If it’s one time only and you have just one SharePoint environment, manually provisioning the sites using the SharePoint UI would by okay. No need to write code.

If you have multiple SharePoint environments, like development, testing, Q&A and production you should choose a coding option, because you will have to deploy your solution multiple times. With PowerShell you don’t have to compile code, no GAC deployment, etc… I would choose PowerShell to provision the environment with initial setup, like the site structure or content like images, list items etc… In one of my current projects there was one subsite in the intranet. This subsite didn’t have a custom webtemplate (why should it, it’s just one subsite, one of it’s kind), so for scenario I also chose PowerShell to create and provision this subsite.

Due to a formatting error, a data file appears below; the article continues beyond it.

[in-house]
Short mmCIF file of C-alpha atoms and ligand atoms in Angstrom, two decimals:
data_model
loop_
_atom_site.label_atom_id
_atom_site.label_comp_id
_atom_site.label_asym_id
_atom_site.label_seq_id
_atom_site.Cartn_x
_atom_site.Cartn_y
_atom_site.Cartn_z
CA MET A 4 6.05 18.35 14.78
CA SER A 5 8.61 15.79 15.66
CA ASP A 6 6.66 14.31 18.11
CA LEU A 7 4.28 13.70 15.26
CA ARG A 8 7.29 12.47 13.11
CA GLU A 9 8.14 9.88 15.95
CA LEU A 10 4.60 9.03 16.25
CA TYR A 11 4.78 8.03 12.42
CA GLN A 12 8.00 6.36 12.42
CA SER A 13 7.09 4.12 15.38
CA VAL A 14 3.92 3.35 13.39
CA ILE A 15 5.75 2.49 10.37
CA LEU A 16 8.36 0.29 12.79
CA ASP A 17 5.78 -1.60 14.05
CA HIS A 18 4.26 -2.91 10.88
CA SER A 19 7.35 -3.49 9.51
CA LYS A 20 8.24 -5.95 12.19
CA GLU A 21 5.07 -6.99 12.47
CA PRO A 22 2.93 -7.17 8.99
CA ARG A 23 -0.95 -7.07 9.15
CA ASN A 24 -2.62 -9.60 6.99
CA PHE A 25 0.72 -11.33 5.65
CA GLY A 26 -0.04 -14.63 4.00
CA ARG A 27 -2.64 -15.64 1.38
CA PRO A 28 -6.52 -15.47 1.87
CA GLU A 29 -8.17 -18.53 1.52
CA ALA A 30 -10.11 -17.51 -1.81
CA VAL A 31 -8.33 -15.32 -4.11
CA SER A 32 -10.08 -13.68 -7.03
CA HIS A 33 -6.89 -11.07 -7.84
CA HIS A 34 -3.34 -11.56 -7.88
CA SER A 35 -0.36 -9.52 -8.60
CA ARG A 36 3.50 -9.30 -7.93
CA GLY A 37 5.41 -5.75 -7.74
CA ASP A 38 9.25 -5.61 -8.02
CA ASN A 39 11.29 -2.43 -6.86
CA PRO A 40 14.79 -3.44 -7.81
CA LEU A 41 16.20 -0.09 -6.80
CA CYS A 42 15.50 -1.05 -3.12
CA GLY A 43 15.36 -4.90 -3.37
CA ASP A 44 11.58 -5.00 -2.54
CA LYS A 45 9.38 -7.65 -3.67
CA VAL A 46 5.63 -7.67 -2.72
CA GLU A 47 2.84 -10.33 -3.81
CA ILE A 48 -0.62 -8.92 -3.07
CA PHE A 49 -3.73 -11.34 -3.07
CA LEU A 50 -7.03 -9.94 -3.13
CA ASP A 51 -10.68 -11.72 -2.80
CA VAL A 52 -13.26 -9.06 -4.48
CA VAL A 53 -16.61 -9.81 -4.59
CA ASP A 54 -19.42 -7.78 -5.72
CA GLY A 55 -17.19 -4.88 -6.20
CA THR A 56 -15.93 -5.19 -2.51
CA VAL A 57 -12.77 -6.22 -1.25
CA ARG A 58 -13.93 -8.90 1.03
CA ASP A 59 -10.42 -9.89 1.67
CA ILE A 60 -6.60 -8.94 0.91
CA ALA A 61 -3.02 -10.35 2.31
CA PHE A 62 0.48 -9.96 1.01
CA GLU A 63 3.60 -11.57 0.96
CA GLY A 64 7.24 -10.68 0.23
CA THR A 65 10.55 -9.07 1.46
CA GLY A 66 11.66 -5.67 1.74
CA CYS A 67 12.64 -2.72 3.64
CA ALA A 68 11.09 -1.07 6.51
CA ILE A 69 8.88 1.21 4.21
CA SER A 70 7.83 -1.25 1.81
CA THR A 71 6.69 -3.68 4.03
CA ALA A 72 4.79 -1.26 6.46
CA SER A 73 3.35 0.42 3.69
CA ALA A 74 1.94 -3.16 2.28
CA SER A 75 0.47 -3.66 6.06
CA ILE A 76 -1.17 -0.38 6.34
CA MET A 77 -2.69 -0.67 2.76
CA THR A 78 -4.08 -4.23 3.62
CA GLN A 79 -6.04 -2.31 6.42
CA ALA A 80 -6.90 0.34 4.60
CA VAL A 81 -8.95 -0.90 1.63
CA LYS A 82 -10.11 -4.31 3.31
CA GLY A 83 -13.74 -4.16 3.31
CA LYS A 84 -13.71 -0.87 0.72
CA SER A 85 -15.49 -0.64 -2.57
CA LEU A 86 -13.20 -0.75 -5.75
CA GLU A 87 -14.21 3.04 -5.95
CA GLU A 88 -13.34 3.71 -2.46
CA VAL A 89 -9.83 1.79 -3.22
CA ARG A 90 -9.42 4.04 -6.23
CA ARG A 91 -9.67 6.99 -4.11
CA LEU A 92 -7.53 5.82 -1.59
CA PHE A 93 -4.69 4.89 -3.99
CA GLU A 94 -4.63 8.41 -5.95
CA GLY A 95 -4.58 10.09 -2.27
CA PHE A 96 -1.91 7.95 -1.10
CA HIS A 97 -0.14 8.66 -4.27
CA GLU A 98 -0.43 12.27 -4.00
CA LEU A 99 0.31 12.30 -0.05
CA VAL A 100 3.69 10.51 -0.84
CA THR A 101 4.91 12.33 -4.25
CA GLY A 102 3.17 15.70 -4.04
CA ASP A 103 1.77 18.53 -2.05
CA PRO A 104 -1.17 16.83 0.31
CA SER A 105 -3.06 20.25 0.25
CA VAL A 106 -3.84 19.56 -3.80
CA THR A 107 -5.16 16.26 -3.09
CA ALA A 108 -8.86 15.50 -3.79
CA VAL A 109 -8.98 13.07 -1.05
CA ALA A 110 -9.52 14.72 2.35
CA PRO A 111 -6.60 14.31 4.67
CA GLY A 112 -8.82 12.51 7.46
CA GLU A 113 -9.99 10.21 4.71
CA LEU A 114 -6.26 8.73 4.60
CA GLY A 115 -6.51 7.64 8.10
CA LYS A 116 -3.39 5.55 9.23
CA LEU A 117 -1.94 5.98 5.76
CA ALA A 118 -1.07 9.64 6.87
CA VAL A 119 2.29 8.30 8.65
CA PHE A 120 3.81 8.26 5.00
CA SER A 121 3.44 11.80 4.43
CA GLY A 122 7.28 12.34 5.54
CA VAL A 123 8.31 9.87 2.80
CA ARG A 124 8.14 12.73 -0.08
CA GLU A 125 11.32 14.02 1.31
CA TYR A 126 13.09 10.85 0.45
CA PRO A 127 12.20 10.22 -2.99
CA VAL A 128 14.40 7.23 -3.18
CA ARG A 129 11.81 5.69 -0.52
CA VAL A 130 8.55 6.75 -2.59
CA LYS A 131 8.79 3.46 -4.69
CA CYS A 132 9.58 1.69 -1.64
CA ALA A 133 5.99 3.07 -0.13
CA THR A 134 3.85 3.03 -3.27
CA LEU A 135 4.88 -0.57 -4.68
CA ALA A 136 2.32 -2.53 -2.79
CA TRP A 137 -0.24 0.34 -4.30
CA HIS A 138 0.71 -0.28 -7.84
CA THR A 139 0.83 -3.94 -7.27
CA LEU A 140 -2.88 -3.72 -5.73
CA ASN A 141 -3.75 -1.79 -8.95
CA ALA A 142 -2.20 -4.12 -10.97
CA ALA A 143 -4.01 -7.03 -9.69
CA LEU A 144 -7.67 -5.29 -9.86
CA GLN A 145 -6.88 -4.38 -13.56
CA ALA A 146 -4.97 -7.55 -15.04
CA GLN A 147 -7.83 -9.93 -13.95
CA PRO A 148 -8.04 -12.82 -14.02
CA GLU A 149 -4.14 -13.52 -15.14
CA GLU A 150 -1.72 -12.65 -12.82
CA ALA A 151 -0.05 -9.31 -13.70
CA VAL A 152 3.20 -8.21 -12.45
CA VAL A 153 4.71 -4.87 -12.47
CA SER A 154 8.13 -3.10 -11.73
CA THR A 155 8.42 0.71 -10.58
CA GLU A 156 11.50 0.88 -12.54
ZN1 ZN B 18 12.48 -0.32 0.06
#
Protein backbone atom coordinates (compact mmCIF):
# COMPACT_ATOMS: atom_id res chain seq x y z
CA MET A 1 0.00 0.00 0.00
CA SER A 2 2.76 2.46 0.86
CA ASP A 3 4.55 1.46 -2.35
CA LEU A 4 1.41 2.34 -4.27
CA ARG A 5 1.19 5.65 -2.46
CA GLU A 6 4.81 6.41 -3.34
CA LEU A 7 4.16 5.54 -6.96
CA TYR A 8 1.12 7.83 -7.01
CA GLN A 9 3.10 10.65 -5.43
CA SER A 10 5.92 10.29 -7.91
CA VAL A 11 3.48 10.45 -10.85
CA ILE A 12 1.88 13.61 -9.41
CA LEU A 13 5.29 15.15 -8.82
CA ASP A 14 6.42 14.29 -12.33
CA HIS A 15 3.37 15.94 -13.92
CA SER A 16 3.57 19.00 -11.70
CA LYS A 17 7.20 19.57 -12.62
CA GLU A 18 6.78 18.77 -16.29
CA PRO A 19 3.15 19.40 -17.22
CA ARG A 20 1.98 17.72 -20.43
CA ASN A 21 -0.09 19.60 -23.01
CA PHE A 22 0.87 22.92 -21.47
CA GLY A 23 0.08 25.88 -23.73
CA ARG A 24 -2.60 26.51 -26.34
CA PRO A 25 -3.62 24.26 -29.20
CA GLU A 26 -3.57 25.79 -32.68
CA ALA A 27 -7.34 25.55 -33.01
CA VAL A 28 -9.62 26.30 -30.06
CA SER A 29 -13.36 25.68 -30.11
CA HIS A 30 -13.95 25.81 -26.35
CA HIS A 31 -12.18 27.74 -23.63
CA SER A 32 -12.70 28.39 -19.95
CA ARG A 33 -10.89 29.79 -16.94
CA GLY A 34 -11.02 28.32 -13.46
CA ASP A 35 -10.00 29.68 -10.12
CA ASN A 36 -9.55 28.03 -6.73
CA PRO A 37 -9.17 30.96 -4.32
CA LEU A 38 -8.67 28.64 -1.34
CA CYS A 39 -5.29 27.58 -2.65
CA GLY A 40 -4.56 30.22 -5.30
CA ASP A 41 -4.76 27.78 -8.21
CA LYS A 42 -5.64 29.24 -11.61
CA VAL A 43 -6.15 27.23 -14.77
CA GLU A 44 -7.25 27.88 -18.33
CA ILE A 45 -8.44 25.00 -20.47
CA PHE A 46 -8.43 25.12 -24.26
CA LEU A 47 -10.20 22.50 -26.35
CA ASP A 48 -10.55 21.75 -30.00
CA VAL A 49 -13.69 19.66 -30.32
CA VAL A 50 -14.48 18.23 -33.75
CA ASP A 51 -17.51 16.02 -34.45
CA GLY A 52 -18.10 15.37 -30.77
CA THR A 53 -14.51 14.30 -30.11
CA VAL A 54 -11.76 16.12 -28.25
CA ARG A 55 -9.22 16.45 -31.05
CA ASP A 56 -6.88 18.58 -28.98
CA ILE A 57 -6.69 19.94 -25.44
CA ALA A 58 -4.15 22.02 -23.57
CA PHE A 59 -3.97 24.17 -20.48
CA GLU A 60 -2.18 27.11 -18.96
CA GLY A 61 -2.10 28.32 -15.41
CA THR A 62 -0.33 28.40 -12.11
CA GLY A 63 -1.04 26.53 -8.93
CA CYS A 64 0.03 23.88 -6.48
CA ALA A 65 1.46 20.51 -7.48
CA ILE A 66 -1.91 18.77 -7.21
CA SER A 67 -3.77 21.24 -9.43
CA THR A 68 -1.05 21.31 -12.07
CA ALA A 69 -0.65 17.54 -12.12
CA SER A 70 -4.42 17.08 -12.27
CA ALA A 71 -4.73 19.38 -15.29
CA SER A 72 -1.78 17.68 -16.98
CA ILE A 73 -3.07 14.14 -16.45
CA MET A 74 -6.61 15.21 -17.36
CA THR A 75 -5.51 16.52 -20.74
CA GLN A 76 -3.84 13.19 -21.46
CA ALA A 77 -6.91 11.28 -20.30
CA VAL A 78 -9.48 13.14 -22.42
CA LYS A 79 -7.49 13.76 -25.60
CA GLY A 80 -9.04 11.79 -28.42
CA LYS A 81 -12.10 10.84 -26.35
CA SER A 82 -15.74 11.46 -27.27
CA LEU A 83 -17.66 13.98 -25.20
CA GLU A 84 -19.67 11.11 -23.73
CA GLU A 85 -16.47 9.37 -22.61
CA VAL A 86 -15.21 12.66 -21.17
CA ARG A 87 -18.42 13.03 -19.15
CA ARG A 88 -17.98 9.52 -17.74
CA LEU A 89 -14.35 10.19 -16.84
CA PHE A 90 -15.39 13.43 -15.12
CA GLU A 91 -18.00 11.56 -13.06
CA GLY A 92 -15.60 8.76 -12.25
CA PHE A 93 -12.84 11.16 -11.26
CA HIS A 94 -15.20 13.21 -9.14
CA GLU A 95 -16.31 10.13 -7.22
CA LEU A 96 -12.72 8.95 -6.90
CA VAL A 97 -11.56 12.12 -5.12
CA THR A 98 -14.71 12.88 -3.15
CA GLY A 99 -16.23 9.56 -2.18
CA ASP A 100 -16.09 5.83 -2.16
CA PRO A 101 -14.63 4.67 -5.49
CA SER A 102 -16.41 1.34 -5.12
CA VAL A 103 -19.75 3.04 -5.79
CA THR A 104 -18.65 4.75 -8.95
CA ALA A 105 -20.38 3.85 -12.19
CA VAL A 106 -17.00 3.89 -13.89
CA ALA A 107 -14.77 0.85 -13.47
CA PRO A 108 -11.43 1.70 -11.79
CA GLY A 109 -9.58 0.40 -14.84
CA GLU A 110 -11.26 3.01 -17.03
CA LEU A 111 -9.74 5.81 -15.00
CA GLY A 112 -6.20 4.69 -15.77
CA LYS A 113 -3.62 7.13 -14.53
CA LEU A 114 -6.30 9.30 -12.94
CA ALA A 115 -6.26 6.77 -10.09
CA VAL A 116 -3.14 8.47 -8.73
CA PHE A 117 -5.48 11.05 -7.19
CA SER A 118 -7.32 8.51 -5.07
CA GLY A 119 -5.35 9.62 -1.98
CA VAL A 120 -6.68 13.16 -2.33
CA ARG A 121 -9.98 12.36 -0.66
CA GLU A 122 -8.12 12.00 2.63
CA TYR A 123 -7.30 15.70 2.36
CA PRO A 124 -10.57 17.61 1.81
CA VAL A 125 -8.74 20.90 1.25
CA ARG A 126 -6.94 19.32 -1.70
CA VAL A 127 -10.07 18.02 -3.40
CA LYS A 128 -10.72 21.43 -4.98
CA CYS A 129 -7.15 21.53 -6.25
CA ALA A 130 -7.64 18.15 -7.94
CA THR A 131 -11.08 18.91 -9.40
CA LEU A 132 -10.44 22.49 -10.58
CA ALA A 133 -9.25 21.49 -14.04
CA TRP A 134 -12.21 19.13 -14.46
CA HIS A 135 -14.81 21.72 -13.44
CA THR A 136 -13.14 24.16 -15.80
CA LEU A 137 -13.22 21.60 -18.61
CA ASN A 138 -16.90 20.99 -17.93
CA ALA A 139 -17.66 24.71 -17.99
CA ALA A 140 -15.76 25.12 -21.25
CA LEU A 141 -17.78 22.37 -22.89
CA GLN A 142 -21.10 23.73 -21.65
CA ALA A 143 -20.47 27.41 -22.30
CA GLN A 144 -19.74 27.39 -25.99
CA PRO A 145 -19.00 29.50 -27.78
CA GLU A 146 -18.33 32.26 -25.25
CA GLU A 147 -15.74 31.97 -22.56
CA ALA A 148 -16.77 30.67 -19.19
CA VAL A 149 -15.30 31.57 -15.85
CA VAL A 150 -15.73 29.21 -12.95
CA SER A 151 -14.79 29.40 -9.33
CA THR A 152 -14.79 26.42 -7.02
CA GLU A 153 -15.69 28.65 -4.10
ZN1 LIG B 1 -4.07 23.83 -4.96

I also would use PowerShell to create and provision the service applications.

I would use eventreceivers when content definition cannot be done declaratively, like lookup columns. I would use a feature eventreceiver for this. Also when using webtemplates, feature receivers are the best choice. Vesa Juvonen has an excellent blog post on this! (and you can use PowerShell to create sites and apply the webtemplate… Winking smile )

Just explore for yourself and I would say: happy coding. Whether it’s PowerShell or not.